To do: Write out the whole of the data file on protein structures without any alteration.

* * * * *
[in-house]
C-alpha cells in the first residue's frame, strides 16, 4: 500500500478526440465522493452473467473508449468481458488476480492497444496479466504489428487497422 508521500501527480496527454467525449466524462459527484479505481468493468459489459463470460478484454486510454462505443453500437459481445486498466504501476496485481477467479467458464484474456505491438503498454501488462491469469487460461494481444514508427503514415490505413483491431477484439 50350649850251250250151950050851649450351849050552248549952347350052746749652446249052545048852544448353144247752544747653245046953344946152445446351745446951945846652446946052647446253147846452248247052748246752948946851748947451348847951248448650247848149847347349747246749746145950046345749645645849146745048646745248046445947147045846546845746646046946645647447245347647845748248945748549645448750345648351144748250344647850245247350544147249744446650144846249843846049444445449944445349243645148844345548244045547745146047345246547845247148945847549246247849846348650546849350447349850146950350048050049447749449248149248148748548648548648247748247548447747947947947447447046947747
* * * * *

[in-house]
C-alpha cells in the first residue's frame, strides 16, 4: 500500500478526440465522493452473467473508449468481458488476480492497444496479466504489428487497422 508521500501527480496527454467525449466524462459527484479505481468493468459489459463470460478484454486510454462505443453500437459481445486498466504501476496485481477467479467458464484474456505491438503498454501488462491469469487460461494481444514508427503514415490505413483491431477484439 50350649850251250250151950050851649450351849050552248549952347350052746749652446249052545048852544448353144247752544747653245046953344946152445446351745446951945846652446946052647446253147846452248247052748246752948946851748947451348847951248448650247848149847347349747246749746145950046345749645645849146745048646745248046445947147045846546845746646046946645647447245347647845748248945748549645448750345648351144748250344647850245247350544147249744446650144846249843846049444445449944445349243645148844345548244045547745146047345246547845247148945847549246247849846348650546849350447349850146950350048050049447749449248149248148748548648548648247748247548447747947947947447447046947747